The VTA helps evaluate whether something is valuable or good. When neurons in this area of the brain are stimulated, they release dopamine — a powerful neurotransmitter responsible for feelings of wellness — and, in large doses, euphoria. When something good is encountered — for example, chocolate — the neurons in the VTA fire more rapidly, enforcing reward circuitry that encodes the idea that chocolate is enjoyable and something to be sought out. Over time, the VTA neurons fire more quickly at the sight, or even thought of, chocolate, explained Lasek. In addiction, VTA neurons are tuned into drugs of abuse, and fire more quickly in relation to consuming or even thinking about drugs, driving the person to seek them out — often at the expense of their own health, family, friends and jobs.

    Many animal studies have shown that alcohol increases the firing of dopamine-sensitive neurons in the VTA, but little is known about exactly why this occurs.

    Lasek and her colleagues examined the relationship between estrogen, alcohol and the VTA in female mice. They used naturally cycling mice that were allowed to go through their normal estrous cycles, akin to the menstrual cycle in women.

    Mice were evaluated to determine when they entered diestrus — the phase in the estrous cycle when estrogen levels are close to their peak.

    “In mice in diestrus, estrogen levels increase to about 10 times higher than they are in estrus, the phase in which ovulation occurs and estrogen levels drop,” Lasek said.

    VTAs were taken from mice in both estrus and diestrus and kept alive in special chambers. Electrodes recorded the activity of individual dopamine-sensitive neurons in the VTA. Next, the researchers added alcohol to the chamber. Activity increased twice as much in neurons from mice in diestrus compared to the response of neurons from mice in estrus.

    Lasek and her colleagues then blocked estrogen receptors on dopamine-sensitive neurons in VTA in mice in estrus and diestrus. With the blocker present, the response to alcohol in neurons from mice in diestrus was significantly lower compared with neurons where estrogen receptors remained functional. The estrogen receptor blocker reduced the alcohol response to levels seen in mice in estrus. The responses to alcohol in neurons from mice in estrus were unaffected by the estrogen receptor blocker.

    “The increased reward response to alcohol we see when estrogen levels are high is mediated through receptors for estrogen in the VTA,” said Mark Brodie, professor of physiology and biophysics in the UIC College of Medicine and a co-author on the paper.

    Lasek believes that the increased sensitivity to alcohol in the VTA when estrogen levels peak may play a significant role in the development of addiction in women.

    “We already know that binge drinking can lead to lasting changes in the brain, and in women, those changes may be faster and more significant due to the interaction we see between alcohol, the VTA and estrogen,” Lasek said. “Binge drinking can increase the risk of developing alcoholism, so women need to be careful about how much alcohol they drink. They should be aware that they may sometimes inadvertently over-consume alcohol because the area of the brain involved in alcohol reward is responding very strongly.”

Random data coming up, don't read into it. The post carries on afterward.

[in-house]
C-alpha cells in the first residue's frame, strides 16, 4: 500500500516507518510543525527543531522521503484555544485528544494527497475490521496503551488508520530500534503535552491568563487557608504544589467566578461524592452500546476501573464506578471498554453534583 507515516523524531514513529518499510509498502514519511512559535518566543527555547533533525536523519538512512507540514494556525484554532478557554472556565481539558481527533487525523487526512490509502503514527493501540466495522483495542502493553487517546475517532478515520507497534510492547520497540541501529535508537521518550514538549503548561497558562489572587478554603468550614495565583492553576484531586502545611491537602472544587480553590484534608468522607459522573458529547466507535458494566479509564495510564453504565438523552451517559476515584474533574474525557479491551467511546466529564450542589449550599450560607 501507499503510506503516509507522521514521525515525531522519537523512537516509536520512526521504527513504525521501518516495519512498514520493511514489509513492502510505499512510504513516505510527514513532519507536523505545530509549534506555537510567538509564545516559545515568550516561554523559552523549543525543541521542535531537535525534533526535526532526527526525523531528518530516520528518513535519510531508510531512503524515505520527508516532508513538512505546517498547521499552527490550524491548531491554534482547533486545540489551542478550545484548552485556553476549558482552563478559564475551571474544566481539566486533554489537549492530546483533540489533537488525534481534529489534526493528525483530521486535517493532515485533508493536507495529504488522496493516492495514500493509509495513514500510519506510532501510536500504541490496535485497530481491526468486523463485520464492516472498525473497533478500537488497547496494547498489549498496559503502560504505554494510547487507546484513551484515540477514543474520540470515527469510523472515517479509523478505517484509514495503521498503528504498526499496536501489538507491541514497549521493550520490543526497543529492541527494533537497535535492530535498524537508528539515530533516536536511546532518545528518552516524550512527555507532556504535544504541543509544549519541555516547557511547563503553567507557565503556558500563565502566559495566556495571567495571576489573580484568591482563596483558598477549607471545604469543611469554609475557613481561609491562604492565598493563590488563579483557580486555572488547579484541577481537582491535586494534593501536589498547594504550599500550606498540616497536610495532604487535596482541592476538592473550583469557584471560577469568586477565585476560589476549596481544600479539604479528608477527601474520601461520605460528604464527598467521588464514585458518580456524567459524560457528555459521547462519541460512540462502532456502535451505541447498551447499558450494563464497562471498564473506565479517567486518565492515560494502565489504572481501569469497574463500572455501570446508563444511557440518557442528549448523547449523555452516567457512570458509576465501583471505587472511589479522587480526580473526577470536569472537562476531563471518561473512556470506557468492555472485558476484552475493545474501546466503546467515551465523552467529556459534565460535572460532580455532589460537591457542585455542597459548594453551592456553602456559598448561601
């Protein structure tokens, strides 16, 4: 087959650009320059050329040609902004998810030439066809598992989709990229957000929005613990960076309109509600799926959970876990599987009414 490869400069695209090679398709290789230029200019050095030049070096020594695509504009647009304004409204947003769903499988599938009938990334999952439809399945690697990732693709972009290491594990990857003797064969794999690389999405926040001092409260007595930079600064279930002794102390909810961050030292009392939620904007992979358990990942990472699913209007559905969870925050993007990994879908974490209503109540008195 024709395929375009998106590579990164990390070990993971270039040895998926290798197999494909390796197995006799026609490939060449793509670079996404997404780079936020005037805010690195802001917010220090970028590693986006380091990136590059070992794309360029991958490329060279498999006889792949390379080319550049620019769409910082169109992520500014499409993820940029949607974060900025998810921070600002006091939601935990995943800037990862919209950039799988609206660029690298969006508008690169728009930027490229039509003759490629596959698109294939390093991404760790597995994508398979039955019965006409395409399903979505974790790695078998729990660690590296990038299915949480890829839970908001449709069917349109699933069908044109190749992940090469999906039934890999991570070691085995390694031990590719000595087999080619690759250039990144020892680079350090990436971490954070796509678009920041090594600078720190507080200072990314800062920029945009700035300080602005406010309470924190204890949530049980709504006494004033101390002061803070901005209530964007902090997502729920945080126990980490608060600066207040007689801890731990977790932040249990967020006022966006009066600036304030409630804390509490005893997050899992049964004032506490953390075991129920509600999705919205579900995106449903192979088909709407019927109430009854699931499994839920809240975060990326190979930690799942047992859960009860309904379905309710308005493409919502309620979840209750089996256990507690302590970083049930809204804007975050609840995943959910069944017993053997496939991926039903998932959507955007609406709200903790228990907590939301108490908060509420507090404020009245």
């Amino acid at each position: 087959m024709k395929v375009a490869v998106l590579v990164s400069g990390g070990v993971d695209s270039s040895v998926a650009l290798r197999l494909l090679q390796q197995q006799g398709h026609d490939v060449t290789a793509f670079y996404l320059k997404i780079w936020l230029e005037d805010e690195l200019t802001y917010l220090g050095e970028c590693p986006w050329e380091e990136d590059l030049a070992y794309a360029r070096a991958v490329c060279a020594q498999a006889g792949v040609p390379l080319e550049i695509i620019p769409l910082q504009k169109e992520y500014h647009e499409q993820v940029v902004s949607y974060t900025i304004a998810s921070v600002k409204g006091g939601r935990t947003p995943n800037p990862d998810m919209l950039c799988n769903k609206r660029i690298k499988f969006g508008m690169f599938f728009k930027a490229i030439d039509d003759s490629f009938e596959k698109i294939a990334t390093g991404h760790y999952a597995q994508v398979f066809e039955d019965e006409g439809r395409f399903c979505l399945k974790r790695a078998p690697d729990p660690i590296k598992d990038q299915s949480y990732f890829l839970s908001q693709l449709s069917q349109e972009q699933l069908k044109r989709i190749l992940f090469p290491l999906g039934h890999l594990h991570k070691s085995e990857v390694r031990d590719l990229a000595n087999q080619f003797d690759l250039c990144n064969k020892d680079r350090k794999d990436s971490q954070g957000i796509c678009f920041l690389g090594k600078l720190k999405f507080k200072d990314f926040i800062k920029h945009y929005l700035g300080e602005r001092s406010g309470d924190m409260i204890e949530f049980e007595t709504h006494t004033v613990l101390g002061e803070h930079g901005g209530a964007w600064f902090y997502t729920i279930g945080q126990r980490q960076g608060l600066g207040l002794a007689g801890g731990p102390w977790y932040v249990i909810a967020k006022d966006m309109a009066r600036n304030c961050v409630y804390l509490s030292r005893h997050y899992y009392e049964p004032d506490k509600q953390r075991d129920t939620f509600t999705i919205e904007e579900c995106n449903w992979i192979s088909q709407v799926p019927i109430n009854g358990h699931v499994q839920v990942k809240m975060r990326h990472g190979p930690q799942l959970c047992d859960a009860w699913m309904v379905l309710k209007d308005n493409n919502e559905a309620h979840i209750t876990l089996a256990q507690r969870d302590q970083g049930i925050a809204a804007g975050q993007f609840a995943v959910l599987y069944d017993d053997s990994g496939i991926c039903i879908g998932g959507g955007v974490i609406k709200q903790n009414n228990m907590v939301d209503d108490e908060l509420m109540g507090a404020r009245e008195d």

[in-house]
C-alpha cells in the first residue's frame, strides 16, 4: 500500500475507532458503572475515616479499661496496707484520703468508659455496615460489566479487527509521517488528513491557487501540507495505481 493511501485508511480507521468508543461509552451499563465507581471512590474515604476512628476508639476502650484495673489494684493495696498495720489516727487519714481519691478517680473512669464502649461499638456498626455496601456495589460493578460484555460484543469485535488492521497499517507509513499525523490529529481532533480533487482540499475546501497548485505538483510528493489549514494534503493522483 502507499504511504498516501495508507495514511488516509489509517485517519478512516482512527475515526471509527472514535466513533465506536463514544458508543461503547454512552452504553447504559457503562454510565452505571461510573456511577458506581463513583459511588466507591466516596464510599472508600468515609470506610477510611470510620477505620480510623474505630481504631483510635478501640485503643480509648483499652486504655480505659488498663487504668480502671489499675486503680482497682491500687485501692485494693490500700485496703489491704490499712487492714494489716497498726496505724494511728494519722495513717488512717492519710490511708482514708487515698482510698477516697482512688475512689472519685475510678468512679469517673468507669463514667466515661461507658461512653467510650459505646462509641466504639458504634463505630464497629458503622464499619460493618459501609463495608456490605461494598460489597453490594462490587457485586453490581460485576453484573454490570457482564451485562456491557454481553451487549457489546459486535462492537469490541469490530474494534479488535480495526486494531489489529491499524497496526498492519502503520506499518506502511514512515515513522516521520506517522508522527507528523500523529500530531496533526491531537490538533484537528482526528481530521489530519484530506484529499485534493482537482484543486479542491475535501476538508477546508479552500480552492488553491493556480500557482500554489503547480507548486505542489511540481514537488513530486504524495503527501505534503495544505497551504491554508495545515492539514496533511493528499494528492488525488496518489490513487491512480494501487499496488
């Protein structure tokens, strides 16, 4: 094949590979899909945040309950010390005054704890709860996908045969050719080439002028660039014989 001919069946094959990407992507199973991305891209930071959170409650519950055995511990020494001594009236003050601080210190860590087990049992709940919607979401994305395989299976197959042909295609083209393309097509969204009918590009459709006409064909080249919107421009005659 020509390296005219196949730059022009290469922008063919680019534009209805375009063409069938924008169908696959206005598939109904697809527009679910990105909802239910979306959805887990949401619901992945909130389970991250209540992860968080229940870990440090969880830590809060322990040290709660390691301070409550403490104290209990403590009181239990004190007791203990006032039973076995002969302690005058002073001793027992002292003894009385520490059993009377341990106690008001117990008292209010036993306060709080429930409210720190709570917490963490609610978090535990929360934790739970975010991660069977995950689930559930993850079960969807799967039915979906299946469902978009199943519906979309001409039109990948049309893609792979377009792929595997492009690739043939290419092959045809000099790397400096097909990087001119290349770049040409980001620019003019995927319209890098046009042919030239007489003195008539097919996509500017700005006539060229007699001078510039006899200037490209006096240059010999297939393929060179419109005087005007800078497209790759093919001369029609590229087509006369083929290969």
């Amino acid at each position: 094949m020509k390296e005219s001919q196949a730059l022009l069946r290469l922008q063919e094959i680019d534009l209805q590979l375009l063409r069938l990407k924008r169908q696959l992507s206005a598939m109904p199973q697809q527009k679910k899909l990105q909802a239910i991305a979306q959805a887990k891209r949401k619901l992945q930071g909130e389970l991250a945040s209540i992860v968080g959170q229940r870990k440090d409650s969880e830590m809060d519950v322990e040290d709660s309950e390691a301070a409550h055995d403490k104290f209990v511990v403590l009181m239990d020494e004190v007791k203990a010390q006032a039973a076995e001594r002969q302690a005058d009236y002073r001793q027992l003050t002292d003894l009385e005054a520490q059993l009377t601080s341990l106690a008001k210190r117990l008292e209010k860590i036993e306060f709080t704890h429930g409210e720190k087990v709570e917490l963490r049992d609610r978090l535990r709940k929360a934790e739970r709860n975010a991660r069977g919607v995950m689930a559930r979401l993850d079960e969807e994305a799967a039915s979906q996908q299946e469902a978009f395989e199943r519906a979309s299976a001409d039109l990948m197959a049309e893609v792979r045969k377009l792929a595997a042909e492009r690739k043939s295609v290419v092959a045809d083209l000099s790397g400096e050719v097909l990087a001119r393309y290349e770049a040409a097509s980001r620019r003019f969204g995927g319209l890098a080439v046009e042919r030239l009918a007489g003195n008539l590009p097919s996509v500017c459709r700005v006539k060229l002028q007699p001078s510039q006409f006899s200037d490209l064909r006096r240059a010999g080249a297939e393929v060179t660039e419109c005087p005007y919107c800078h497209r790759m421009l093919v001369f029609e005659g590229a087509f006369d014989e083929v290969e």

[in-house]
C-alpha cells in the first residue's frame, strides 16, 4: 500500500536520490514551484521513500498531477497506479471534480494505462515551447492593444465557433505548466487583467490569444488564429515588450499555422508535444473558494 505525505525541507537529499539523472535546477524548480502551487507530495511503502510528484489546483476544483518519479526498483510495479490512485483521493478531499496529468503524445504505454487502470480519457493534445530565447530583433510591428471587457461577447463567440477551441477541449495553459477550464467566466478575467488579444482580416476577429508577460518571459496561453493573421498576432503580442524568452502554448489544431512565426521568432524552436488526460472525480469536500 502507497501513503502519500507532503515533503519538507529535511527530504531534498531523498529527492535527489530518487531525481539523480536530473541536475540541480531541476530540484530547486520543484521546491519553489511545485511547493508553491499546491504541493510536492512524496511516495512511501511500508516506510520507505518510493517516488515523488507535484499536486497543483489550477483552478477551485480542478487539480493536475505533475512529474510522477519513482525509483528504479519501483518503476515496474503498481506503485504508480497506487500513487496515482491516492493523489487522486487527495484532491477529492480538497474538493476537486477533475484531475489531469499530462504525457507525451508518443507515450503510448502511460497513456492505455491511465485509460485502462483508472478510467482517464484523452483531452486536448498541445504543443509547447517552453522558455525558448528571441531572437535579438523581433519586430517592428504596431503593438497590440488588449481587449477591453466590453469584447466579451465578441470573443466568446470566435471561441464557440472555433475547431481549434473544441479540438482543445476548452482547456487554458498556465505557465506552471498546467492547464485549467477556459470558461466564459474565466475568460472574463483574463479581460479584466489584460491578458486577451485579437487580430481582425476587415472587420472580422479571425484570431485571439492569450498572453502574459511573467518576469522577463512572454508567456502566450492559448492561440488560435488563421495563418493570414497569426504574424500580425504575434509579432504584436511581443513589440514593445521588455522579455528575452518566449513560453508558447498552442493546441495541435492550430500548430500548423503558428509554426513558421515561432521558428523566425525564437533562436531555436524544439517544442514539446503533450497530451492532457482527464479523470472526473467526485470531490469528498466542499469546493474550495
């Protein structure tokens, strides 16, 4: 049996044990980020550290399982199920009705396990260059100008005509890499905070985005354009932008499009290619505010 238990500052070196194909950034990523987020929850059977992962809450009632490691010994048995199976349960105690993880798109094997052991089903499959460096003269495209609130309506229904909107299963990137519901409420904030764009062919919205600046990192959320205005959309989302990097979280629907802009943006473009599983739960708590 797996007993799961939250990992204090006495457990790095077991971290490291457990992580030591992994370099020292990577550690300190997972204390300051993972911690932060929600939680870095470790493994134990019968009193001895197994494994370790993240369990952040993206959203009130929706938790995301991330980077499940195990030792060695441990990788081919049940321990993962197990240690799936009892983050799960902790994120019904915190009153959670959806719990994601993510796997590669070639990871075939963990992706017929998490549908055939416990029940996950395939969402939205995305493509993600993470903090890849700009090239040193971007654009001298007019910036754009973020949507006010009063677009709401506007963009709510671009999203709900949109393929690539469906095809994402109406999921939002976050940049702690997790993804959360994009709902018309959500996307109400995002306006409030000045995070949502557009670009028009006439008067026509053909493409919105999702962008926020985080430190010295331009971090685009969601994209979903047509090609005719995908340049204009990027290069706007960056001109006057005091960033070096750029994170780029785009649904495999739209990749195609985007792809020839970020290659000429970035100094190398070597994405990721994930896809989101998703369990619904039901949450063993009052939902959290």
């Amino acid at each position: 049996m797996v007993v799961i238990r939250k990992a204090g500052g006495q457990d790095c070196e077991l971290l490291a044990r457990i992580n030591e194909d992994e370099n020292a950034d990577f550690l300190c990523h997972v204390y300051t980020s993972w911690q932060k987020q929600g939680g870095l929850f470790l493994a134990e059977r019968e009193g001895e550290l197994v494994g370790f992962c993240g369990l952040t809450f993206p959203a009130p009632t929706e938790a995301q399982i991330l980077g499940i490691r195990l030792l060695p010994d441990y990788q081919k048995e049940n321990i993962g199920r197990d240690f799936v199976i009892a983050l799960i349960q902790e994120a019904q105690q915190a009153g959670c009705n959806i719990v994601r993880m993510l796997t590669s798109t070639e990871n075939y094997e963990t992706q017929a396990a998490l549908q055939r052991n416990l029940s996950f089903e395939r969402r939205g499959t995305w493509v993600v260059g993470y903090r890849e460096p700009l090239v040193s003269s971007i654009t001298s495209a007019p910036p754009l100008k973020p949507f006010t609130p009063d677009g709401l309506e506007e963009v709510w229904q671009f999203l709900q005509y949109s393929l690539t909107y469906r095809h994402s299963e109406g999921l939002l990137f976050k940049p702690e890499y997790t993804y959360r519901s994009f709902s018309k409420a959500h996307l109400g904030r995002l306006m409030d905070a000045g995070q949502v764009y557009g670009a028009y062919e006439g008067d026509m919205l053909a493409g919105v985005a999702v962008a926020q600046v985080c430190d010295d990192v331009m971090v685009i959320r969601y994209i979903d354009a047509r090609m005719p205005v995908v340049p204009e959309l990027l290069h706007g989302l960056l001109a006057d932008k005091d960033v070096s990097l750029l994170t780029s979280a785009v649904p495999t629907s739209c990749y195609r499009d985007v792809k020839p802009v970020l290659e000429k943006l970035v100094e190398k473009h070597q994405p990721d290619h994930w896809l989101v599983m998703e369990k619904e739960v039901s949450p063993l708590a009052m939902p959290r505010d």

9. Study suggests frequent alcohol drinking kills new brain cells in adults, females are more vulnerable

    November 13, 2017 by Ashley

    From the University of Texas Medical Branch at Galveston  press release:

    Researchers from The University of Texas Medical Branch at Galveston recently discovered that alcohol killed the stem cells residing in adult mouse brains. Because the brain stems cells create new nerve cells and are important to maintaining normal cognitive function, this study possibly opens a door to combating chronic alcoholism.

    The researchers also found that brain stem cells in key brain regions of adult mice respond differently to alcohol exposure, and they show for the first time that these changes are different for females and males. The findings are available in Stem Cell Reports.

    Chronic alcohol abuse can cause severe brain damage and neurodegeneration. Scientists once believed that the number of nerve cells in the adult brain was fixed early in life and the best way to treat alcohol-induced brain damage was to protect the remaining nerve cells.

    “The discovery that the adult brain produces stem cells that create new nerve cells provides a new way of approaching the problem of alcohol-related changes in the brain,” said Dr. Ping Wu, UTMB professor in the department of neuroscience and cell biology. “However, before the new approaches can be developed, we need to understand how alcohol impacts the brain stem cells at different stages in their growth, in different brain regions and in the brains of both males and females.”